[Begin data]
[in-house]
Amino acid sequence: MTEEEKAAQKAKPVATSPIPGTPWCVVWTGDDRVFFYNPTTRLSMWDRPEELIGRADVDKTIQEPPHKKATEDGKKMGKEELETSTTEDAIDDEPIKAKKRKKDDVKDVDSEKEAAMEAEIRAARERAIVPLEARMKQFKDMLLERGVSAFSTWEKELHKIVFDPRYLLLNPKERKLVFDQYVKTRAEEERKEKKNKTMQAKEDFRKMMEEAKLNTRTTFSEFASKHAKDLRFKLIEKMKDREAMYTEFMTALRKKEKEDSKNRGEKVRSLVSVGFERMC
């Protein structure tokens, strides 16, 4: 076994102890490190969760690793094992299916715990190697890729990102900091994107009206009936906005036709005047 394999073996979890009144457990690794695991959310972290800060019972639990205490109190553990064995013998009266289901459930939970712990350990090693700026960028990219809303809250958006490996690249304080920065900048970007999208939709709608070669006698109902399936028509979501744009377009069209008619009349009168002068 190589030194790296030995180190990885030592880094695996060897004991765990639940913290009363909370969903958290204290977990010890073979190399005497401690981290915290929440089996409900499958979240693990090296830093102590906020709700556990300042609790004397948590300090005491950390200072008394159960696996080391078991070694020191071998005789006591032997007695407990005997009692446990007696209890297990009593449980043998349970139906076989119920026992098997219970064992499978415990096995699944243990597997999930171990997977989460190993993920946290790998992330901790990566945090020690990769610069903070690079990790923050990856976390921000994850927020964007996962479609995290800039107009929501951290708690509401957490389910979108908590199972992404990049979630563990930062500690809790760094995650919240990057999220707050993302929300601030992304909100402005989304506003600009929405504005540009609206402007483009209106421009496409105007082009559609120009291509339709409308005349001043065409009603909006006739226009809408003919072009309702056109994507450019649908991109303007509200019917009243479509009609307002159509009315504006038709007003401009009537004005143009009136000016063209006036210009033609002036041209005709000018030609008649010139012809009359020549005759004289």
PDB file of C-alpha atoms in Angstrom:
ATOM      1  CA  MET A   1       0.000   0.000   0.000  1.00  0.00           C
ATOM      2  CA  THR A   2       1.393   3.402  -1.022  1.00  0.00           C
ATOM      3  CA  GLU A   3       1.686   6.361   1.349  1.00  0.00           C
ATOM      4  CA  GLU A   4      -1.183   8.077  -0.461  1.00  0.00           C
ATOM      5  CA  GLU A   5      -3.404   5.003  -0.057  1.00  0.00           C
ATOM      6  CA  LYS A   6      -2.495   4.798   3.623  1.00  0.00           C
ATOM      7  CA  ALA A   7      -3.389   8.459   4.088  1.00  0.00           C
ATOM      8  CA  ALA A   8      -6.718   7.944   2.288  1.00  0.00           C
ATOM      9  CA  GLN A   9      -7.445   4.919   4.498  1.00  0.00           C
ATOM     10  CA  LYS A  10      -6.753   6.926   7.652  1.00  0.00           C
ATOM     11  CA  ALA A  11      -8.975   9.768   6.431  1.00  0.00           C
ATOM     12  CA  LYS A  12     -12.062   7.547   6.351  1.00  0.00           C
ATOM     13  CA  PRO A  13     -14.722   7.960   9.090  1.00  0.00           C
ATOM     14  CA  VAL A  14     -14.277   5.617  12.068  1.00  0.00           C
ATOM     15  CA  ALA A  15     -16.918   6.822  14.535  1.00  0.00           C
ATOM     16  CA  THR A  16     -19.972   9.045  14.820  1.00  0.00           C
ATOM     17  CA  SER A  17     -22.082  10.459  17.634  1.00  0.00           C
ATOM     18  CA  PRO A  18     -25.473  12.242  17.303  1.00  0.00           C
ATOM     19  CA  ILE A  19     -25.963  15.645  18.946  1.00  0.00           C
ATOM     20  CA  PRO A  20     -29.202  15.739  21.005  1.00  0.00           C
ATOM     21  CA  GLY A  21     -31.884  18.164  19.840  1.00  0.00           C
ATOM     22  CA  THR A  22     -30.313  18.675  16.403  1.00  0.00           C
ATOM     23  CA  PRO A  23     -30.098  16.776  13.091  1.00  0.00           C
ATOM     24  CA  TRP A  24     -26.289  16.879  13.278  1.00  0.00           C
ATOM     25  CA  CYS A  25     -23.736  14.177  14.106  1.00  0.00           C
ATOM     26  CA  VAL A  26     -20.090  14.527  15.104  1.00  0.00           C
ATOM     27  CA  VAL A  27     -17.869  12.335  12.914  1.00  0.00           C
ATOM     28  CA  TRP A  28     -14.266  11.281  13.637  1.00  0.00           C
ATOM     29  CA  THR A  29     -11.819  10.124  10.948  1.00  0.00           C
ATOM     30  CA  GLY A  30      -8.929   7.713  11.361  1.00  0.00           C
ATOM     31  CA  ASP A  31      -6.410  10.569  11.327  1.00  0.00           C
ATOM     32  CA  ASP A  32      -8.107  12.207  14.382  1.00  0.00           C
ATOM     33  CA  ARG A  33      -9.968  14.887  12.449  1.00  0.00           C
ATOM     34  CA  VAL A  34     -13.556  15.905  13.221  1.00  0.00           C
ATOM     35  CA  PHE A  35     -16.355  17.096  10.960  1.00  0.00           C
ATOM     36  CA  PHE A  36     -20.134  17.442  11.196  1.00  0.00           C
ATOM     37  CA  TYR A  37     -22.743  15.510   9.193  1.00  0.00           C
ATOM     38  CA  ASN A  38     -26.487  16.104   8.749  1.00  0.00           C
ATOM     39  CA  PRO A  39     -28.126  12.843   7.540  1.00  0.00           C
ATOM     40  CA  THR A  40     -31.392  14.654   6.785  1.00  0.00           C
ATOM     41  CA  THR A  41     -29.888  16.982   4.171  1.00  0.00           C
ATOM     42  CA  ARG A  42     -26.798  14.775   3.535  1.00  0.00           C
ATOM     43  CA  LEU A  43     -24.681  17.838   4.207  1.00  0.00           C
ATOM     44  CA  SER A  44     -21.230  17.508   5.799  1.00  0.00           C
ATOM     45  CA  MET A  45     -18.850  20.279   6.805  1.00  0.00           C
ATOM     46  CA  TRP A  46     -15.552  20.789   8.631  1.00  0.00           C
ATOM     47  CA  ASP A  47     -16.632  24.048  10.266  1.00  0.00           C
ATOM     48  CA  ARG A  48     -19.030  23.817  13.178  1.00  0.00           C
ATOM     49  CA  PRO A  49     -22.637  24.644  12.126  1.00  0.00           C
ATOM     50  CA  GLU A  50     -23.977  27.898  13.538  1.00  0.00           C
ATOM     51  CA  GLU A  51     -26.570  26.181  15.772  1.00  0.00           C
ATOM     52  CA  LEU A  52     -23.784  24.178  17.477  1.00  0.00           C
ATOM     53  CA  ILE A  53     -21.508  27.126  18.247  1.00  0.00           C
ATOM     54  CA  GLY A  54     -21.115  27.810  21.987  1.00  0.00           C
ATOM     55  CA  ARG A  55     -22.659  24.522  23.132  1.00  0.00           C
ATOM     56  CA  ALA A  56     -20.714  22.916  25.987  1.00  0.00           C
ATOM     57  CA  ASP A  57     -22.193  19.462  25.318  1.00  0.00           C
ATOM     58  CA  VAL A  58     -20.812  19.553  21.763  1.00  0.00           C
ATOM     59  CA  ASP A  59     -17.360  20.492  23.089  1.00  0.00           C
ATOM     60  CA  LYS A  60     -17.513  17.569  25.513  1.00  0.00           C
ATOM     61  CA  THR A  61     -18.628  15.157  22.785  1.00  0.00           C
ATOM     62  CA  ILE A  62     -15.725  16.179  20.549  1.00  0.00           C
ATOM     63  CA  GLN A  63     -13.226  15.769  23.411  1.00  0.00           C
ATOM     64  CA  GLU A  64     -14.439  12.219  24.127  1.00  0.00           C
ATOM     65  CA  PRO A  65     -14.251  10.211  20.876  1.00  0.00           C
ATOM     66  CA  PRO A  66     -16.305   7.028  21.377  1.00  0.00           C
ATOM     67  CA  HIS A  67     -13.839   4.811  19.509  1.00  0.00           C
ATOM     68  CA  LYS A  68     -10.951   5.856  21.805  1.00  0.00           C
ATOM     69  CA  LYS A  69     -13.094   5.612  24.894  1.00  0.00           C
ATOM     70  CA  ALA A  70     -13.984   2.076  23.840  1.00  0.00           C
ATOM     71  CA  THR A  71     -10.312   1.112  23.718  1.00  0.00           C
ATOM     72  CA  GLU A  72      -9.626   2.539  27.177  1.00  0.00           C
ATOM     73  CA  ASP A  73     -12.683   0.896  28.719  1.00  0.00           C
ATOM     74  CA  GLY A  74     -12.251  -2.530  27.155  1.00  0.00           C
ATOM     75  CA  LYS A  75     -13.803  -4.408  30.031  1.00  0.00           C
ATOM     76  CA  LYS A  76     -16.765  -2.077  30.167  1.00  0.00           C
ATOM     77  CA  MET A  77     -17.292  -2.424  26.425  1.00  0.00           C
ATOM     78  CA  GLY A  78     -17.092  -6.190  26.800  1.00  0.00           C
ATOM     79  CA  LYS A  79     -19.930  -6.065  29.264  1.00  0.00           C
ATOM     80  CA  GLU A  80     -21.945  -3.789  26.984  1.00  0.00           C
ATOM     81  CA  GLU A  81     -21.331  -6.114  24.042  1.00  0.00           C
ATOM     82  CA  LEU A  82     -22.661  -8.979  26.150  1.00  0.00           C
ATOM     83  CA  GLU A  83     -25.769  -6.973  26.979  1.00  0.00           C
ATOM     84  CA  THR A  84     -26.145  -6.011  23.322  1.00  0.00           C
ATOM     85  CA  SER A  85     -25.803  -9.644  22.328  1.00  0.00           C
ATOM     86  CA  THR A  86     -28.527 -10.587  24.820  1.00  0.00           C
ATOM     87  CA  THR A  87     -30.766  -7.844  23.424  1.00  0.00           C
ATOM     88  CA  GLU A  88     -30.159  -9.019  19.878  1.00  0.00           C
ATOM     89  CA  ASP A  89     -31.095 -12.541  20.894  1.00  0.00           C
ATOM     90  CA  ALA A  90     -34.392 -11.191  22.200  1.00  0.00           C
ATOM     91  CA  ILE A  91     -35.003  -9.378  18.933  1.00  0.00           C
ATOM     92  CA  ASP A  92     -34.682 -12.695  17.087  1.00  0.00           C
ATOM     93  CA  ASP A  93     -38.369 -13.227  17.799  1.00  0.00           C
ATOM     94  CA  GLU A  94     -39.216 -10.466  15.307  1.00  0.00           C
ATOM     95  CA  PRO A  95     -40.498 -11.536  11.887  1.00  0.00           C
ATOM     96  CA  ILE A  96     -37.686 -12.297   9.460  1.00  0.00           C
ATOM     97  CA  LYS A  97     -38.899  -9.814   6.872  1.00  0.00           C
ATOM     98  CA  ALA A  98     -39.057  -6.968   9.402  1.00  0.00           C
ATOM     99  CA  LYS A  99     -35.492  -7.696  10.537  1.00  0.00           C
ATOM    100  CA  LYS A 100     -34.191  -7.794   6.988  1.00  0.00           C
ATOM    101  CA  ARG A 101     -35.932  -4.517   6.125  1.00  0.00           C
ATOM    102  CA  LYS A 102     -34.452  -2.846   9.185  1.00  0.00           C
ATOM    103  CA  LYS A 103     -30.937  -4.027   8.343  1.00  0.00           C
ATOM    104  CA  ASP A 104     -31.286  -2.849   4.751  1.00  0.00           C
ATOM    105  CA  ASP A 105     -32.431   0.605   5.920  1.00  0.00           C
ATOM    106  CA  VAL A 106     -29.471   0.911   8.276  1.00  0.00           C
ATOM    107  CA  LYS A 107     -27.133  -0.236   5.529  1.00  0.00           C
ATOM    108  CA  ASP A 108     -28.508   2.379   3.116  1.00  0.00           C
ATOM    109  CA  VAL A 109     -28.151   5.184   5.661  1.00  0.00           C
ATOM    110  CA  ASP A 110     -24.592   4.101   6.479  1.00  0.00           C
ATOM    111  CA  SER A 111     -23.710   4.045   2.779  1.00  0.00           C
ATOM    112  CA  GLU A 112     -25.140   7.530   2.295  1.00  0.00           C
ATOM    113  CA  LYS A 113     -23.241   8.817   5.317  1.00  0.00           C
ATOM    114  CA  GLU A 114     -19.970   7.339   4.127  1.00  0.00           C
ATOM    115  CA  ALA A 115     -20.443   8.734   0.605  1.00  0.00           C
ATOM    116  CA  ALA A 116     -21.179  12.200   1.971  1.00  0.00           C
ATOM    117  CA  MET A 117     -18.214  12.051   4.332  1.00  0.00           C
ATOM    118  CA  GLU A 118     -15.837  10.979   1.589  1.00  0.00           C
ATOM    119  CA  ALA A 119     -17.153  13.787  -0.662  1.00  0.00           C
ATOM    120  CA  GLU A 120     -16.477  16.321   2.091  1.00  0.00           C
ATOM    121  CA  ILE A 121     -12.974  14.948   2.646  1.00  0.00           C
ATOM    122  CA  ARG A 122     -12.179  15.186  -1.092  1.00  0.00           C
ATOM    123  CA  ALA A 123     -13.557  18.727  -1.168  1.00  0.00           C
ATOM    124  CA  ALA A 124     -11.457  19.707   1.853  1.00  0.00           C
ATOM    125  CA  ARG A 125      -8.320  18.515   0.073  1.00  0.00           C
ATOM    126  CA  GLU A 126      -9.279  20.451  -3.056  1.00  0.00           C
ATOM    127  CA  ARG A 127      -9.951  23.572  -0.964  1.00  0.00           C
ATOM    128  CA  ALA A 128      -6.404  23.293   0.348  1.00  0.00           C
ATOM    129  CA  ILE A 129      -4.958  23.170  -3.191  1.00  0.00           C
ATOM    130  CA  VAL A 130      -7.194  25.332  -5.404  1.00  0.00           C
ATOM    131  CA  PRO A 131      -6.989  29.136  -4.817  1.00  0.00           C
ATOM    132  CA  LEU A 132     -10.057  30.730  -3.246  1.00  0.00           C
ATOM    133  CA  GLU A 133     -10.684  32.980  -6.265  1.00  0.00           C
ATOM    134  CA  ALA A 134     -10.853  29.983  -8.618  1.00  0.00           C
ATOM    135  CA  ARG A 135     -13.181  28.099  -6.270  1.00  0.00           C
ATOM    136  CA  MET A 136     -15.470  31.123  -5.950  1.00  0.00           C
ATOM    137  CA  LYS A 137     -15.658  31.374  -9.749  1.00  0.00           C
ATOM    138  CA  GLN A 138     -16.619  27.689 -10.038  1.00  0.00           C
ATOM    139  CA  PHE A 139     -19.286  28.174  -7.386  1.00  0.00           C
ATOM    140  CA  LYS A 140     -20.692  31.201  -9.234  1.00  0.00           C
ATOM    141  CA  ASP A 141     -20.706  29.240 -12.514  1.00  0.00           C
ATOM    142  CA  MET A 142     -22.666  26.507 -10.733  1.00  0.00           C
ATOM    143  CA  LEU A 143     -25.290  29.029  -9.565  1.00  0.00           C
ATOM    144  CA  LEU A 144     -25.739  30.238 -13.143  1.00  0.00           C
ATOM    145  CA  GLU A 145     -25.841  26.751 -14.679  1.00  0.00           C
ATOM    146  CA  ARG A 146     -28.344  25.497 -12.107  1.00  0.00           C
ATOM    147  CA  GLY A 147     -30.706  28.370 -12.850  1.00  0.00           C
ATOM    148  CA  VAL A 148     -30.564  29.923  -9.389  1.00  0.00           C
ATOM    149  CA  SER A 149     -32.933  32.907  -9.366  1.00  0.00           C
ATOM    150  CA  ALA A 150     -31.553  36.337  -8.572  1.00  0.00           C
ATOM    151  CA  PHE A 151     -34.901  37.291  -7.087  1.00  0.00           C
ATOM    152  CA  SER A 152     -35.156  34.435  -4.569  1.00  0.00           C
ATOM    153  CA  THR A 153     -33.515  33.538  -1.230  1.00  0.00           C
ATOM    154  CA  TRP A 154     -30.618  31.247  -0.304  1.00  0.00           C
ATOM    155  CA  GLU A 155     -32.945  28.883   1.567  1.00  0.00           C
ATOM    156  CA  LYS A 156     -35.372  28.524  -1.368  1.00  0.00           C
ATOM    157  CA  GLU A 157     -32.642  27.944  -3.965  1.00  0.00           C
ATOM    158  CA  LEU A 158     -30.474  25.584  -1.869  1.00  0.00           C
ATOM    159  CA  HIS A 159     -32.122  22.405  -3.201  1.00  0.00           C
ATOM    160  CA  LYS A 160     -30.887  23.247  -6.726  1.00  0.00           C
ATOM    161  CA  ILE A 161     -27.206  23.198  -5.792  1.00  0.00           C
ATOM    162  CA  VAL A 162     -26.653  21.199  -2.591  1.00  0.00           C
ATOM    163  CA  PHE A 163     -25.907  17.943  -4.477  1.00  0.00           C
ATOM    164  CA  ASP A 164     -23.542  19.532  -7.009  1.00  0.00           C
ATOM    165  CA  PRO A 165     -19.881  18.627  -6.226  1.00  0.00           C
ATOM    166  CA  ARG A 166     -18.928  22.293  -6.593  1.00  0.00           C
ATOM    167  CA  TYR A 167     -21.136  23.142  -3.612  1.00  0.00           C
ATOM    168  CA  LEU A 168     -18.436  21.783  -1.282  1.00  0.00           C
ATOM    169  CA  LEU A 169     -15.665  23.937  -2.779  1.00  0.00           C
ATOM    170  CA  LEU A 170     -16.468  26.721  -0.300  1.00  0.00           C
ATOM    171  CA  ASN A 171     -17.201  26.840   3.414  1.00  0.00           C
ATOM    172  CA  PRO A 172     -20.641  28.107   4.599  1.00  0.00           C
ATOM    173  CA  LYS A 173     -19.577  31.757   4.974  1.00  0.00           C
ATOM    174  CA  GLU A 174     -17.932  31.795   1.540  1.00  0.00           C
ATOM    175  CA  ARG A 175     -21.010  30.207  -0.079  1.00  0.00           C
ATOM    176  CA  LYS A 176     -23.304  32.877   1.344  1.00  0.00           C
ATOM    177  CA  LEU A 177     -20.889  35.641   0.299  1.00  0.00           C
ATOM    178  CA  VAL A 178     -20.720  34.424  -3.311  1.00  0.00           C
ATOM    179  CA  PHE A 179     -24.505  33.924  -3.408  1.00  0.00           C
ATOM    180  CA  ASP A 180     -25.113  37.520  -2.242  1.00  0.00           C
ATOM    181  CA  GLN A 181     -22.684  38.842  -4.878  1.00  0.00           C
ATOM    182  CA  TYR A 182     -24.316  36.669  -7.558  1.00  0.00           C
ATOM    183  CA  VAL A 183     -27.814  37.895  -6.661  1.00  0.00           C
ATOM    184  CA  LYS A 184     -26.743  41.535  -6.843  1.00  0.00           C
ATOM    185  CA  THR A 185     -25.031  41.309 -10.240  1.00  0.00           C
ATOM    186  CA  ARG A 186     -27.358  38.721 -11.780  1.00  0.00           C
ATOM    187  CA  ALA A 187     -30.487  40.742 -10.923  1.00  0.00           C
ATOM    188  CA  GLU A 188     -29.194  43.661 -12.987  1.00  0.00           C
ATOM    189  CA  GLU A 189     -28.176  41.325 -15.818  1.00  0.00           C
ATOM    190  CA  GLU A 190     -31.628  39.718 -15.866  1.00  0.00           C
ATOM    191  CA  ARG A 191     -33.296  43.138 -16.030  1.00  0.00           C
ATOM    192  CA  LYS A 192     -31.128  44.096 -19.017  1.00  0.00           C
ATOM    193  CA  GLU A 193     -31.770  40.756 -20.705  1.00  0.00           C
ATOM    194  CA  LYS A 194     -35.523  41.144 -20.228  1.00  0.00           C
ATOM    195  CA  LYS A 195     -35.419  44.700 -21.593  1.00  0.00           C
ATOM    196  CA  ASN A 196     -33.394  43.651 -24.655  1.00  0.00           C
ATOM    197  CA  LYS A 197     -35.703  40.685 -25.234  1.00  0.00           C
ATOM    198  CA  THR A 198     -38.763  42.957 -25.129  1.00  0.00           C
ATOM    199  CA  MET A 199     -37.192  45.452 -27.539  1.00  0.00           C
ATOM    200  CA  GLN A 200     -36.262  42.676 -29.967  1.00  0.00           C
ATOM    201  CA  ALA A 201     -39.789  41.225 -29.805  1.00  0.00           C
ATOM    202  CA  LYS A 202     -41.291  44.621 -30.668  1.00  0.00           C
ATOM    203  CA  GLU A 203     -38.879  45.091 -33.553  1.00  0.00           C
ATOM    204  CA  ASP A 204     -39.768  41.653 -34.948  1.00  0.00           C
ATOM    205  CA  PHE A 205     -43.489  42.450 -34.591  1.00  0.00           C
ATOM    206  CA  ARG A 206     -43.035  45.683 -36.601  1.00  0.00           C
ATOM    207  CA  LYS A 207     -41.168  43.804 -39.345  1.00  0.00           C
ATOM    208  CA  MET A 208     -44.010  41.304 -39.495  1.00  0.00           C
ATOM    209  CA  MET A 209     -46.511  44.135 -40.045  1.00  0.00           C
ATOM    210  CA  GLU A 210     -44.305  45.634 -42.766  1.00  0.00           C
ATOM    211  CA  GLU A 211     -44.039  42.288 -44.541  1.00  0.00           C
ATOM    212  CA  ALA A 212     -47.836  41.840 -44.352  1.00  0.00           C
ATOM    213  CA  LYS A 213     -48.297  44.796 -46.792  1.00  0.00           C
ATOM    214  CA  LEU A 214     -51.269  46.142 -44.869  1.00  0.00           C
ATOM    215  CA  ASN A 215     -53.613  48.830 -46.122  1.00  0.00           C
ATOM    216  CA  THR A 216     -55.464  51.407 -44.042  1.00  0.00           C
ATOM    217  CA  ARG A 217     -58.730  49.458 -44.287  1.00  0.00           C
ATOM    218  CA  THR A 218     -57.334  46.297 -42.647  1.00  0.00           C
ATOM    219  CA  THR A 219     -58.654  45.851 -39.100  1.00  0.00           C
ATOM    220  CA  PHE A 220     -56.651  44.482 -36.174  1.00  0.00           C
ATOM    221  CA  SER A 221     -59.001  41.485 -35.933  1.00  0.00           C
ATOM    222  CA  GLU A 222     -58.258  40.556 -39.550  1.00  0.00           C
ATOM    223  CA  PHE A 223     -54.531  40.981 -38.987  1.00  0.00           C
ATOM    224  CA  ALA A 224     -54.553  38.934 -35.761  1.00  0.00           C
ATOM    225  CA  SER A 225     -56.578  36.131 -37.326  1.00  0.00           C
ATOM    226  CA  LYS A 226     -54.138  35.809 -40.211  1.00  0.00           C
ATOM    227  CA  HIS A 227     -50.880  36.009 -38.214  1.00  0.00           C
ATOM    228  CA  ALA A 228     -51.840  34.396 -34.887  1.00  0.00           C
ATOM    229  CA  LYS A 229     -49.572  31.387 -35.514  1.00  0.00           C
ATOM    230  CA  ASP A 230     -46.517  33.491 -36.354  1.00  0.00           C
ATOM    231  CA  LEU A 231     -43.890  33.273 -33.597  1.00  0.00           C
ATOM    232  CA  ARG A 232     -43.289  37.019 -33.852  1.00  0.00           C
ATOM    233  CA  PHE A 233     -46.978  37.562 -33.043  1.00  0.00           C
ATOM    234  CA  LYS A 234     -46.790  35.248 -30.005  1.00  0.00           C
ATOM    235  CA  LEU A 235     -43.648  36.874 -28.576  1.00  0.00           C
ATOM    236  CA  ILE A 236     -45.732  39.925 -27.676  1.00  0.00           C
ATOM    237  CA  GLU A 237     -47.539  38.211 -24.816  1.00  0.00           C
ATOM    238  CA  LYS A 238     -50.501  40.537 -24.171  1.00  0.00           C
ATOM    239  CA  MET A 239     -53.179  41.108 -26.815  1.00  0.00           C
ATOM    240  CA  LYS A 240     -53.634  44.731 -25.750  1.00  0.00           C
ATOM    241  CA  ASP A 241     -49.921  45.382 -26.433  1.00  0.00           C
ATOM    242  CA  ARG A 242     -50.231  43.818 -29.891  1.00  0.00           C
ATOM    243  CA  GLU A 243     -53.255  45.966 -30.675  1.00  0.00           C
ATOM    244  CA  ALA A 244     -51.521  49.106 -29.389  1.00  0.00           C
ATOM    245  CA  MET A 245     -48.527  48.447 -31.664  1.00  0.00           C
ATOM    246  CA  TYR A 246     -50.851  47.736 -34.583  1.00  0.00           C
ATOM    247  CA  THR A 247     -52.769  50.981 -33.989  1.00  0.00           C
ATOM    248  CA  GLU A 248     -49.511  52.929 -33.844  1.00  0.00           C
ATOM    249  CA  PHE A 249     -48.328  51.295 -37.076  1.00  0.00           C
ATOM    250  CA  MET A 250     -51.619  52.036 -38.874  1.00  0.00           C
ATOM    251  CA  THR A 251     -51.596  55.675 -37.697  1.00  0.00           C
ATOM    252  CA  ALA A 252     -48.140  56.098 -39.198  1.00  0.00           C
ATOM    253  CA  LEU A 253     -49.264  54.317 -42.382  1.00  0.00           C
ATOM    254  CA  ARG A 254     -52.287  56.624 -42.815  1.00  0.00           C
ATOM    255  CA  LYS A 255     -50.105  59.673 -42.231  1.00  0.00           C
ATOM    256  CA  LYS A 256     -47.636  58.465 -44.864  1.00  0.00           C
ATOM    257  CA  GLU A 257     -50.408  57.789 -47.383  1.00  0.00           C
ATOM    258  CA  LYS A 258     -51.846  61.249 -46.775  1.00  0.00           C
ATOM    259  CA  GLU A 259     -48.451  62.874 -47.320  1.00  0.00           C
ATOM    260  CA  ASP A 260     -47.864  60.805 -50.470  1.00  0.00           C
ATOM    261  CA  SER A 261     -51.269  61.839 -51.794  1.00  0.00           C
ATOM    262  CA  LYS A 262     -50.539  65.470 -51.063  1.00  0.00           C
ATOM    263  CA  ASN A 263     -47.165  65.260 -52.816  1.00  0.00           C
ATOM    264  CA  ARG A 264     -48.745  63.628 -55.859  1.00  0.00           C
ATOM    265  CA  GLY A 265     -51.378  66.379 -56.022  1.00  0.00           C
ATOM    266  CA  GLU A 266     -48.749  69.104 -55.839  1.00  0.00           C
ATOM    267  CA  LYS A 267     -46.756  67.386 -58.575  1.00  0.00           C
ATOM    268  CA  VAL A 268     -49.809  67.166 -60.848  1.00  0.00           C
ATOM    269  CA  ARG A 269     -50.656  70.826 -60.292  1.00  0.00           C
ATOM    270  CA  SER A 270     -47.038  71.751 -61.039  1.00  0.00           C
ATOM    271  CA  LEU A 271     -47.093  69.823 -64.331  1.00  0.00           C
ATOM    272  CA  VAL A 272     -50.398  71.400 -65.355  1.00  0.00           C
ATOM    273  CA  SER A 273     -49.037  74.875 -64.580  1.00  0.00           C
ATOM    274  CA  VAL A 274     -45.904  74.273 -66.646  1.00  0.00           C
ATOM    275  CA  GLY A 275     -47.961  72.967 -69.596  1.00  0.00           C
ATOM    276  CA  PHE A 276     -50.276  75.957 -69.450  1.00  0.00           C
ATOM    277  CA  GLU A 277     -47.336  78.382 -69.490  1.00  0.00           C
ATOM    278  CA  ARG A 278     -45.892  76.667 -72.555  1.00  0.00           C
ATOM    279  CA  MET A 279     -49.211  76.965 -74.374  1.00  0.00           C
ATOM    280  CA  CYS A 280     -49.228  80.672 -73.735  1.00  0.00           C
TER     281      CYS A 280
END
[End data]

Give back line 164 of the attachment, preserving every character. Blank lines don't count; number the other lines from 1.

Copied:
ATOM    160  CA  LYS A 160     -30.887  23.247  -6.726  1.00  0.00           C